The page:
SYDNEY, AUSTRALIA - MARCH 20: Nathan Cleary of the Panthers looks on during the round 2 NRL match between the St George Illawarra Dragons and the Penrith Panthers at Netstrata Jubilee Stadium on March 20, 2020 in Sydney, Australia. Due to the COVID-19 virus outbreak, the fixture will be played with no fans in attendance due to a NSW Public Health Order prohibiting outdoor events with more than 50
SYDNEY, AUSTRALIA - MARCH 20: Nathan Cleary of the Panthers looks on during the round 2 NRL match between the St George Illawarra Dragons and the Penrith Panthers at Netstrata Jubilee Stadium on March 20, 2020 in Sydney, Australia. Due to the COVID-19 virus outbreak, the fixture will be played with no fans in attendance due to a NSW Public Health Order prohibiting outdoor events with more than 50

Panthers bracing for $40 million loss

Penrith's football club and five licensed clubs are bracing for a $40 million loss over the next six months because of coronavirus.

The Panthers will be dragged to the financial brink - on and off the field.

Penrith's five leagues clubs - Panthers at Penrith, Panthers Port Macquarie, Bathurst Panthers, North Richmond Panthers and Glenbrook Panthers - are facing a combined $30 million loss through until mid-September.

And with crowd lockouts and a savage decrease in merchandise and sponsors, the Panthers football club will lose around $9 million this season.

Penrith had already budgeted for a $5 million loss this season due to playing home matches at an empty Panthers Stadium.

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The Panthers could be in dire straights. Photo by Jason McCawley/Getty Images.
The Panthers could be in dire straights. Photo by Jason McCawley/Getty Images.

No Penrith official is underestimating the enormous affect the coronavirus will have on the club's bottom line.

"The football club, it would be out to a loss of nearly $9 million," Panthers Group CEO Brian Fletcher said.

With five licensed premises, Penrith will be crippled financially by a Federal Government decision to shut down all clubs for a predicted six months.

"It's a 100 per cent downturn," Fletcher said. "They've closed all the clubs. There's no income. All there is is expenses.

"But there are a lot of people a lot worse off than us. We're all alive. We just have to get through it and we will.

"We have to be smart enough to come out the other end and we will do that.

"We have cut a lot of costs and our staff has gone on annual leave and long service leave.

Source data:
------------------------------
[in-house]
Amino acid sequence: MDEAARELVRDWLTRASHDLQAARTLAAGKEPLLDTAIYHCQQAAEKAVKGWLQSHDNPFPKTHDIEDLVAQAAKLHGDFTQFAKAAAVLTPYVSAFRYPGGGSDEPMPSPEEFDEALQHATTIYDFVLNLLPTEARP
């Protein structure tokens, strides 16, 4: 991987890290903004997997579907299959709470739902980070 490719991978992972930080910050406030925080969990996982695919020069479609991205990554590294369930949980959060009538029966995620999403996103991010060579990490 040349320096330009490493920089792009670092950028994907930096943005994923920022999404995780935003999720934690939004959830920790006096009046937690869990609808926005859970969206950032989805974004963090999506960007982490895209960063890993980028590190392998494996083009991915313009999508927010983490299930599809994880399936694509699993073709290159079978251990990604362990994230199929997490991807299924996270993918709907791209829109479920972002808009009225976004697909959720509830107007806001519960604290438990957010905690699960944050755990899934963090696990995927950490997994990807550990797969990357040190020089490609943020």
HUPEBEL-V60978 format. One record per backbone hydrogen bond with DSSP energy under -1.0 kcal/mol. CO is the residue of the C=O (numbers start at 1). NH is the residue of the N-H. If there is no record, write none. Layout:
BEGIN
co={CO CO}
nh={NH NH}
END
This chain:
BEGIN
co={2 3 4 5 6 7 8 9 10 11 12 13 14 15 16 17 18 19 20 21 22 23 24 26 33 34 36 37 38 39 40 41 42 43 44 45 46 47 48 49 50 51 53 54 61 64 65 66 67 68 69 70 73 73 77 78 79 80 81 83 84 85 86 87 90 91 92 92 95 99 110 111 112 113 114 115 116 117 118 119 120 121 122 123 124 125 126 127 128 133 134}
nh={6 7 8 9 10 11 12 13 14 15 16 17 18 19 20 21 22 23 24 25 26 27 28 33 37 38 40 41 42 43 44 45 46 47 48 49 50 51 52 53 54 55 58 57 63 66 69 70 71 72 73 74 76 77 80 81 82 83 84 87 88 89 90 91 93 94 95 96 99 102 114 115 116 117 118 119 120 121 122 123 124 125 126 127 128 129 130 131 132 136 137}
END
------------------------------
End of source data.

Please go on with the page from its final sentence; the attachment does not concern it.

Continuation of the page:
"We're looking at every avenue where we can save money."

Despite the horrific losses, Fletcher believes Penrith, who were formed in 1967, can win the fight for survival.

"We'll be around when this all ends but it will be tough going,'' he said.

"We have to make sure we're on top of it, that is the main thing. Everyone is aware of it.

"The players are good. Everyone is doing their bit. We just have to make sure we come out the other end."

Officials at all clubs are constantly reminding players they need to support the NRL's decision to continue playing matches.

And the players want to do that.

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The Panthers could lose up to $40 million. AAP Image/Dean Lewins.
The Panthers could lose up to $40 million. AAP Image/Dean Lewins.

"I'm happy to keep playing," Newcastle star Kalyn Ponga said. "If we keep playing we keep playing, if we don't we don't.

"It's a big pandemic. I just hope everyone is staying safe and healthy."

Newcastle halfback Mitchell Pearce added: "This is the happiest part of the year. You train all year and now you get the opportunity to play footy. We can't wait to get out there against Cronulla next week."

All 16 clubs fear financial collapse should matches be postponed or cancelled.

"We're just concentrating on trying to survive," one Sydney-based CEO said. "It's taking up all your time. The problem is this is a moving beast.

"You don't wake up and think 'let's fix that problem' because then another problem arises.

"But you do feel that the NRL is really confident about playing. That's a good thing.

"It comes down in four drips. Fox, Nine, if they don't have a product then they don't pay the NRL.

"And if the NRL don't get any money then they don't pay the clubs and if the clubs don't get any players then the players don't get paid. It's not hard.

"I can't help but think if John Grant was still in charge, the game would have been pulled up.

"Peter Beattie would have been like a politician.

"The players are under no illusions how drastic this is."

Originally published as Panthers bracing for $40 million loss



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